The women, who are NGO activists and business entrepreneurs from the Odesa, Donetsk, Cherkasy and Kyiv oblasts of Ukraine, emphasized the importance of increasing women's participation in political decision-making and economic development at the regional and local level, with special emphasis on rural areas of the country.
The timing of their visit was particularly fortuitous as Congresswoman Kaptur is embarking on a trip to Ukraine in her capacity as Honorary Chair of Seeds of Hope, a program aimed at empowering women farmers in Ukraine. Rep. Kaptur encouraged the delegation from Ukraine to become engaged in making the Seeds of Hope initiative, which will introduce simple new technologies and concepts for efficient and successful farming for women engaged in small-plot agriculture in Ukraine, a success.
During the discussion, the Ukrainian women also raised the issues of the deadly threat of thousands of landmines that have been laid in agricultural lands that are now the "no-man's land" between Ukrainian government-controlled territories and the areas of Donbas held by Russian-led separatists.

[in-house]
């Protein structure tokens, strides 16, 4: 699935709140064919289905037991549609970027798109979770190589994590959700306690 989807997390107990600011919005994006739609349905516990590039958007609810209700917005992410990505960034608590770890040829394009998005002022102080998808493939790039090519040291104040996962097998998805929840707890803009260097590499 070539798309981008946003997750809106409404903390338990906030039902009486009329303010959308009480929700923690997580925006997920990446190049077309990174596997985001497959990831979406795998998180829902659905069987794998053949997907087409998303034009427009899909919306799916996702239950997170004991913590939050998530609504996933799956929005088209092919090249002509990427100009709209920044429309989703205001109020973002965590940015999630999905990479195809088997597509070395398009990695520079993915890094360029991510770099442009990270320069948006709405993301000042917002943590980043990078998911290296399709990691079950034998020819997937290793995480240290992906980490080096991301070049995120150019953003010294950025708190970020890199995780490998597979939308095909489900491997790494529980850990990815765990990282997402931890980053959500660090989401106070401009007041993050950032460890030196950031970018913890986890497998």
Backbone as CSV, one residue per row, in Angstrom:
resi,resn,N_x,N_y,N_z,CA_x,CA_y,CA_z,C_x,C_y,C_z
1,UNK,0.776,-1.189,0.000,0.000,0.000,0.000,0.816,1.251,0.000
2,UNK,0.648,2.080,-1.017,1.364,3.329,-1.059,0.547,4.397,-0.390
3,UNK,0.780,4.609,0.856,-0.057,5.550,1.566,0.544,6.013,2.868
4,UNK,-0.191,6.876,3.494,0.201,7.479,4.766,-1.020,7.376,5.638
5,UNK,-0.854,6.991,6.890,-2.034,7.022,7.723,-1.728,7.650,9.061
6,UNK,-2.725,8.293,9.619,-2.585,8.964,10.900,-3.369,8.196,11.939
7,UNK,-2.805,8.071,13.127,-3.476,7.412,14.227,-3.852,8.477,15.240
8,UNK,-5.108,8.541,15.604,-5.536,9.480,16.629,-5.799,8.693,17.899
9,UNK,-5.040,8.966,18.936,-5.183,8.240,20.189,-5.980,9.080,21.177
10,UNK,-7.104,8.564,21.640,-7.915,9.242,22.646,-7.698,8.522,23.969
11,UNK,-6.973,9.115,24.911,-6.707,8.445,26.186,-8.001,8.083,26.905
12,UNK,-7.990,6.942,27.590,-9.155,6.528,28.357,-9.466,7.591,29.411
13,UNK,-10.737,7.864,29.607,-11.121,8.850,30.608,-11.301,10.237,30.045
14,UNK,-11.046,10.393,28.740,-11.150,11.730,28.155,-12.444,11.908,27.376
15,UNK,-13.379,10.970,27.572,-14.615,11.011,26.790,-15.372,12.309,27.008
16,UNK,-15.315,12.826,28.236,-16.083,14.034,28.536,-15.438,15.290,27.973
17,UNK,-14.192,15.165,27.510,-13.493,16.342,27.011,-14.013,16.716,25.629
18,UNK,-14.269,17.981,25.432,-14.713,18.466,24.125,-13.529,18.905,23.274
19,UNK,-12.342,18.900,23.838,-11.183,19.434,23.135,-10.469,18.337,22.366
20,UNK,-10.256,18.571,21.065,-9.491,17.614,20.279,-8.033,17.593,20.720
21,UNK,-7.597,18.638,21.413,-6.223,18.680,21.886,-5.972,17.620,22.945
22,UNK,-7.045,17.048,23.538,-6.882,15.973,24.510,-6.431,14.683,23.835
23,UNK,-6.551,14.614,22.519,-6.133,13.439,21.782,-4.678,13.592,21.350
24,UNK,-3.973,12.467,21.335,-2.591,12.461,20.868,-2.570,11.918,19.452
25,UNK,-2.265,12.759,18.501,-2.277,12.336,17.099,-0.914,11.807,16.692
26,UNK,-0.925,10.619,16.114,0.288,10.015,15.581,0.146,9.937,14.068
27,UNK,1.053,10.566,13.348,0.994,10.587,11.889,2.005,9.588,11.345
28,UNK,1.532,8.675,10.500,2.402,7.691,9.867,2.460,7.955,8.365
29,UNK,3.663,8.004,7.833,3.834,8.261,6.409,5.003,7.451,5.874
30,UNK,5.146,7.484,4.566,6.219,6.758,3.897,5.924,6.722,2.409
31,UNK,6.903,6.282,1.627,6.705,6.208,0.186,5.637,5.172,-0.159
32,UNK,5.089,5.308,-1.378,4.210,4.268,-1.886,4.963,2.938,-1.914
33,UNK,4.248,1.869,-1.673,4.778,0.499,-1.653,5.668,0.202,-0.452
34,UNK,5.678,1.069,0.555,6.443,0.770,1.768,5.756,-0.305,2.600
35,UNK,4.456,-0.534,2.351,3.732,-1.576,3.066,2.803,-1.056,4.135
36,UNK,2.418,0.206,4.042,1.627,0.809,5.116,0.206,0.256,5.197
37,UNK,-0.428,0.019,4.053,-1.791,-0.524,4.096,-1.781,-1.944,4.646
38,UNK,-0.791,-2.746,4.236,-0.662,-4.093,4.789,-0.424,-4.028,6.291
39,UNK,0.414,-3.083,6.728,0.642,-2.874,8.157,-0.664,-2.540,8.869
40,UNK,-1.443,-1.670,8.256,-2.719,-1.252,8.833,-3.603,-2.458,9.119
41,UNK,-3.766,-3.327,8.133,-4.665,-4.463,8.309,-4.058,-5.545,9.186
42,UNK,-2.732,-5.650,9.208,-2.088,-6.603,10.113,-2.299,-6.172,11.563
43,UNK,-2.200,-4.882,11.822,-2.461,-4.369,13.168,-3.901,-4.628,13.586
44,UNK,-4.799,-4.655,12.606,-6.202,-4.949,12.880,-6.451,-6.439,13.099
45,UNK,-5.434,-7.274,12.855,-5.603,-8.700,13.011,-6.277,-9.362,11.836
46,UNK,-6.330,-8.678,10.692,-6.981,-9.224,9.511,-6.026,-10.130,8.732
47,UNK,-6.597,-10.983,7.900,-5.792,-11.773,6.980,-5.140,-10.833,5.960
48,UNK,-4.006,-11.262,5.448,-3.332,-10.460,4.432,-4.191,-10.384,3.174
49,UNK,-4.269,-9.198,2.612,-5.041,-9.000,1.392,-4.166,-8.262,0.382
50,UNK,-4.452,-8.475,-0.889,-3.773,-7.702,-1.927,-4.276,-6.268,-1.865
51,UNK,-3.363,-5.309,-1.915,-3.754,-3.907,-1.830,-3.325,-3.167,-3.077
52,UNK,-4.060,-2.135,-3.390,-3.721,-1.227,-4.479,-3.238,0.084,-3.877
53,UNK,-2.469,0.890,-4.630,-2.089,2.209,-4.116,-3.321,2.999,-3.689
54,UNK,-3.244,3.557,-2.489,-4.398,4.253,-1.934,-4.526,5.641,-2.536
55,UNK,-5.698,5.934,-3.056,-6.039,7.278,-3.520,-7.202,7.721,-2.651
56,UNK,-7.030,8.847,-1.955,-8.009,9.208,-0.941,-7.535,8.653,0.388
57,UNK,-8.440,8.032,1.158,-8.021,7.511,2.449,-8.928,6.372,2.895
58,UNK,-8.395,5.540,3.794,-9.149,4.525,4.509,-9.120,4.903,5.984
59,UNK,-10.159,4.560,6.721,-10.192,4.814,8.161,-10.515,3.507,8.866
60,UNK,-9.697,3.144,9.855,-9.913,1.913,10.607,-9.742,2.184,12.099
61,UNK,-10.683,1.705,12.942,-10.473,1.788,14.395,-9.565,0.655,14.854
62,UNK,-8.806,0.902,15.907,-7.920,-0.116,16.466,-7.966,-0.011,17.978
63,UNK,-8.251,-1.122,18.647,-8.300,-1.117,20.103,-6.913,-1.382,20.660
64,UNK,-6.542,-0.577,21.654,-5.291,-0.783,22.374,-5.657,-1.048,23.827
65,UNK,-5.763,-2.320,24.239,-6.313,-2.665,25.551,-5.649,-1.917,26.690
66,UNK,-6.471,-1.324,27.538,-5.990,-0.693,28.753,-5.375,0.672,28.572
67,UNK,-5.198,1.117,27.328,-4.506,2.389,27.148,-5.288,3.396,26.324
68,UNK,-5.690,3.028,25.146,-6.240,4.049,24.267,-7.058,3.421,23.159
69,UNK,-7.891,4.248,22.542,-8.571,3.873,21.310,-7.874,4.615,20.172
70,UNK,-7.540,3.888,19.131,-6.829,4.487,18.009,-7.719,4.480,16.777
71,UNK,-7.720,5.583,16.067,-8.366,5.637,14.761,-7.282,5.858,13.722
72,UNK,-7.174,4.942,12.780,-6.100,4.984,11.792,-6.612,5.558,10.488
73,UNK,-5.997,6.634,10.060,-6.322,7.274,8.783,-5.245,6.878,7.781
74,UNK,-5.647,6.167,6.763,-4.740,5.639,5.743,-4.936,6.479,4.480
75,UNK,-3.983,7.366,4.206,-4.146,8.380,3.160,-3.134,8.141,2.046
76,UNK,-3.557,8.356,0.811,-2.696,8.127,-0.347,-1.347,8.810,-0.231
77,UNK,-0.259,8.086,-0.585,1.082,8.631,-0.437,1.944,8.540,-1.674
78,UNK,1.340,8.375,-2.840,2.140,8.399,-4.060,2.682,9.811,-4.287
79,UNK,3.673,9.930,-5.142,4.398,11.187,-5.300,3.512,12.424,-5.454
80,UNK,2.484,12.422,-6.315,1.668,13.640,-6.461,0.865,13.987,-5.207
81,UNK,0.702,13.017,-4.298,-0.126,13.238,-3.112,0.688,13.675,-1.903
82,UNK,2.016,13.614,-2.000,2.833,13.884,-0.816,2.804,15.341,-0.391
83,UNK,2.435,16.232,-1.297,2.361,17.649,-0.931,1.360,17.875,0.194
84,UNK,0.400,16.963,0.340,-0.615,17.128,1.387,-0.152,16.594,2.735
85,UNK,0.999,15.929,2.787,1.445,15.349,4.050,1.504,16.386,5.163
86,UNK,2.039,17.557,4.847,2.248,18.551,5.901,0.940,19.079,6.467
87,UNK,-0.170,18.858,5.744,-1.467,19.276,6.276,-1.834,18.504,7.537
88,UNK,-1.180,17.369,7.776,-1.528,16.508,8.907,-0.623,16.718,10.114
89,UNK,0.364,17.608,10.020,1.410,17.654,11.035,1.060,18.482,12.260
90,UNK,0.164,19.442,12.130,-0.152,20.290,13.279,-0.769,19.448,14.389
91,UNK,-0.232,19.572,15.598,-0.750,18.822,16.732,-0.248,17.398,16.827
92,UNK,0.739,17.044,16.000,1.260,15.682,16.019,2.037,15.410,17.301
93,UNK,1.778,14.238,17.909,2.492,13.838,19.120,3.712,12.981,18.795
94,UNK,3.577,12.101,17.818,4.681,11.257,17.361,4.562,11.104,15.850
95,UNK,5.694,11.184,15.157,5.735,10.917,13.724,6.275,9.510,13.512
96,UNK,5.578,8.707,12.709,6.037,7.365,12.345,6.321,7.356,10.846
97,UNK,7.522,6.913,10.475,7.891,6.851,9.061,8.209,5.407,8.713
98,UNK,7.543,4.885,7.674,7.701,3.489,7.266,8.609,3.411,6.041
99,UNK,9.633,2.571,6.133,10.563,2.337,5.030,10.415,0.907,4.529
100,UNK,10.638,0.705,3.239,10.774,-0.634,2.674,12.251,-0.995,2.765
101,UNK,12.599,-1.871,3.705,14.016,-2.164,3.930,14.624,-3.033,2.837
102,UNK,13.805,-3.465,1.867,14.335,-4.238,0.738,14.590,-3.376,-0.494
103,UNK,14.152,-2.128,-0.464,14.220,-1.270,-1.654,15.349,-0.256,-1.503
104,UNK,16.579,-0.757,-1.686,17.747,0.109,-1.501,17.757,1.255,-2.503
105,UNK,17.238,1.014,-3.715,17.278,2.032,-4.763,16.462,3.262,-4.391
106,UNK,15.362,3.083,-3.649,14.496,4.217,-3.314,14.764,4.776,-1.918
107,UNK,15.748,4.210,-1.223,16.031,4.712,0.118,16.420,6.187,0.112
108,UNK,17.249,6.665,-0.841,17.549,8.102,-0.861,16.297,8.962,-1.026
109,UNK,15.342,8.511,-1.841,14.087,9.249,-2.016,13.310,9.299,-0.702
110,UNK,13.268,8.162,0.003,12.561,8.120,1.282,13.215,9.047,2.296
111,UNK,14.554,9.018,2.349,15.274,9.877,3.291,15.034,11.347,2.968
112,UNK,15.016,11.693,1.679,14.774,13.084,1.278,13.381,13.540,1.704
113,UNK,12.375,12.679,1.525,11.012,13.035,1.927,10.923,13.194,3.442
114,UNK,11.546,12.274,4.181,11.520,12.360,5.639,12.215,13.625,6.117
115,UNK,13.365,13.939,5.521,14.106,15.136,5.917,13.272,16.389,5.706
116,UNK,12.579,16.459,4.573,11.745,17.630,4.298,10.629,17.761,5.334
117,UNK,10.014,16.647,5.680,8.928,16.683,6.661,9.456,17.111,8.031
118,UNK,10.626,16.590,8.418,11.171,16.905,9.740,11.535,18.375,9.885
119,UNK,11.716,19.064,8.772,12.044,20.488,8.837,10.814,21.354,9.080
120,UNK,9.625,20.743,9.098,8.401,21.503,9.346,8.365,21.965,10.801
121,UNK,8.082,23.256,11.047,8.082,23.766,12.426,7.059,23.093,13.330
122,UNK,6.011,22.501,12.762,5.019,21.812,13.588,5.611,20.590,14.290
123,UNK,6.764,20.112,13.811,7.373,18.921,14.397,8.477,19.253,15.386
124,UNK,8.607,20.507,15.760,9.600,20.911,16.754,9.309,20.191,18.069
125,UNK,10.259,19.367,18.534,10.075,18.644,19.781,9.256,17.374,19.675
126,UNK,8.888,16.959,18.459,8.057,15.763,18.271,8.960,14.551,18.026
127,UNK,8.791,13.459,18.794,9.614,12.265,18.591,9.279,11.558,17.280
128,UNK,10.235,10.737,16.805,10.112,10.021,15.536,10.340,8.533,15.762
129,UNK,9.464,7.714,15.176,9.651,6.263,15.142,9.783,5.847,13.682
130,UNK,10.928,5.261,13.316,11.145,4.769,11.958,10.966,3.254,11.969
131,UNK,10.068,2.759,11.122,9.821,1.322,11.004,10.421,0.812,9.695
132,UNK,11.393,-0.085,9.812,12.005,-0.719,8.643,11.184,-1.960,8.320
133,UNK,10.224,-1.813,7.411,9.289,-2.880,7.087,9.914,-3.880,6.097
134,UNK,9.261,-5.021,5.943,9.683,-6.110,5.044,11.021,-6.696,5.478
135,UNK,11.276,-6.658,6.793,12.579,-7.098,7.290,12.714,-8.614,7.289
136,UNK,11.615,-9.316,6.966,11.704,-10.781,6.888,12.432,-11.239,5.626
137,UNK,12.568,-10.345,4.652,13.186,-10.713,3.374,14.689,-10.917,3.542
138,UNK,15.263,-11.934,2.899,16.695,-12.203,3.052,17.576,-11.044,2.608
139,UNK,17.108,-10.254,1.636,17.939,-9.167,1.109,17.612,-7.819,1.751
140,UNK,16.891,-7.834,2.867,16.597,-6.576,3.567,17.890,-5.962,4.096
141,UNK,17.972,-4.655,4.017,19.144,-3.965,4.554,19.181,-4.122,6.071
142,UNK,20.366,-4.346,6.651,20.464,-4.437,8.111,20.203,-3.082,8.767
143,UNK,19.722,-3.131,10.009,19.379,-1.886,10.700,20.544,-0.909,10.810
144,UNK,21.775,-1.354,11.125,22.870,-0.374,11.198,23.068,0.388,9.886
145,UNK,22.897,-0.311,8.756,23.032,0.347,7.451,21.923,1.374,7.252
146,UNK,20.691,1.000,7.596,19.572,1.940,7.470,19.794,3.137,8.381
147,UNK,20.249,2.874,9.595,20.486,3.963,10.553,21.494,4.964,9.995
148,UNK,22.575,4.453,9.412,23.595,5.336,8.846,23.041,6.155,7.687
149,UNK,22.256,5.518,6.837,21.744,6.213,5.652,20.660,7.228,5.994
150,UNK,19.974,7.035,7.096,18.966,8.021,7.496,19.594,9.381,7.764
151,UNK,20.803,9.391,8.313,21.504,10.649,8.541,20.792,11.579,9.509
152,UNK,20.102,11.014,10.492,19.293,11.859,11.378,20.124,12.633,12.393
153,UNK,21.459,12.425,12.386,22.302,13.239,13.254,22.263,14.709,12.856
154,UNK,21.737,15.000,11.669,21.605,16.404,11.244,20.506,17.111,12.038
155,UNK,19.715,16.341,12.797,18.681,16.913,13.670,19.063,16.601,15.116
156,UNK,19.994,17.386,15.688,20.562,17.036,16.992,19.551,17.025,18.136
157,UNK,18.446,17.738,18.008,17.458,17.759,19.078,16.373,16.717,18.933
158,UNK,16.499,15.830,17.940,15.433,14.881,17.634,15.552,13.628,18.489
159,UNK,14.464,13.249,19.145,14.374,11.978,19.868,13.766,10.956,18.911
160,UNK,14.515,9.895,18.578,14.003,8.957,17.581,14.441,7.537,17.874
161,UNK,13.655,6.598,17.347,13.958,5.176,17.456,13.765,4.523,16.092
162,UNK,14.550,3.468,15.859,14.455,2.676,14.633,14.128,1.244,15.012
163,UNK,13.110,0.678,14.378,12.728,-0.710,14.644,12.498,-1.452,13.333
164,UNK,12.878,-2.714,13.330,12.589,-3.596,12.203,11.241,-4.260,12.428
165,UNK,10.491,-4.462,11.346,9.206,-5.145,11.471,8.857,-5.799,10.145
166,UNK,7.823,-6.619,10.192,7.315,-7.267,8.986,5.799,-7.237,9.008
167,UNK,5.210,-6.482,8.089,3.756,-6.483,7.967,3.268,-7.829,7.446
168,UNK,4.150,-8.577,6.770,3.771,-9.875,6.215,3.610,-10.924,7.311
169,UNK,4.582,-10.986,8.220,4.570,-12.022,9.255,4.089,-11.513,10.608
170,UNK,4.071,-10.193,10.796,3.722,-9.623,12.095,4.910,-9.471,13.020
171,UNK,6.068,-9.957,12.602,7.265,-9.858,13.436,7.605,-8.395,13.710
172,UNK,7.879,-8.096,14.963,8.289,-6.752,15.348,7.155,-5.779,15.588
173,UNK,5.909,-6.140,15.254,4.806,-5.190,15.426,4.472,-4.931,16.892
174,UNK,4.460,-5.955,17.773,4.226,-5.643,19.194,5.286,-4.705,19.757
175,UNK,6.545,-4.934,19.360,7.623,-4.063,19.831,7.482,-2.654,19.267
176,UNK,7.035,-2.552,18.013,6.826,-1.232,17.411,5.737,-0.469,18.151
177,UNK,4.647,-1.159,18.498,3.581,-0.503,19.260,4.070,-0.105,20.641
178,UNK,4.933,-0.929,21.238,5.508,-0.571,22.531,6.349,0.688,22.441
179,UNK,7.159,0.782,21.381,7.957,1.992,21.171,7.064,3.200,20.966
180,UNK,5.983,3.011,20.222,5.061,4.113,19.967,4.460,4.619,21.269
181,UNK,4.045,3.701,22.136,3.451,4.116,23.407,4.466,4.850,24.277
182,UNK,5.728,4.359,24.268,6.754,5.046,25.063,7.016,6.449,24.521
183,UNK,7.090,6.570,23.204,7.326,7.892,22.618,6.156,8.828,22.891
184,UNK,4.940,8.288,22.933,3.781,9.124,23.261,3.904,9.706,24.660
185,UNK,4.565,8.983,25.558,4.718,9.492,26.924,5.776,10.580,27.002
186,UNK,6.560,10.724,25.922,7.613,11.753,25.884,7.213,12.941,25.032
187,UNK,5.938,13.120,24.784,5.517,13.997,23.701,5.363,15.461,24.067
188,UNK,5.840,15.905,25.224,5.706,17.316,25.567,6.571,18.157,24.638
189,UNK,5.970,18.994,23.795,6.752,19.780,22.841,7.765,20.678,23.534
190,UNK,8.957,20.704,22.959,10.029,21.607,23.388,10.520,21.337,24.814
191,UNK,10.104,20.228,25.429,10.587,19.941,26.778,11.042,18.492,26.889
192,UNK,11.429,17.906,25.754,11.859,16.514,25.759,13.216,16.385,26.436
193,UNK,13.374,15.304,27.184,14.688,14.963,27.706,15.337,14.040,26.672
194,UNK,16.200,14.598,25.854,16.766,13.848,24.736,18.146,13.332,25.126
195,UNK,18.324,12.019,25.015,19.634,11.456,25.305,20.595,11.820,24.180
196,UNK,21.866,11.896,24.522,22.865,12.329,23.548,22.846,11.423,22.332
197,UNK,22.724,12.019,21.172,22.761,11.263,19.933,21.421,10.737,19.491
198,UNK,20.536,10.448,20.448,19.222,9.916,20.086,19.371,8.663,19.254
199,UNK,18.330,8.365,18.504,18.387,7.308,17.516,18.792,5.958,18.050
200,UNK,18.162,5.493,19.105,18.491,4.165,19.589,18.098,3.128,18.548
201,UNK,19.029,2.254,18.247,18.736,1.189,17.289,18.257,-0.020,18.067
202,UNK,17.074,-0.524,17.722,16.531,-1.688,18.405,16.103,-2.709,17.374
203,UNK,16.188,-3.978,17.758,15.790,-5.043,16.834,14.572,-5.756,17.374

Earlier that day, the group spoke at the U.S.-Ukraine Foundation, where they talked about the challenges that internally displaced persons fleeing Russia's occupation of the Donbas and Crimea face in establishing new livelihoods in other parts of Ukraine. They also called for more foreign assistance to be targeted at training women's NGOs and citizen advisory councils at the regional, municipal and local level.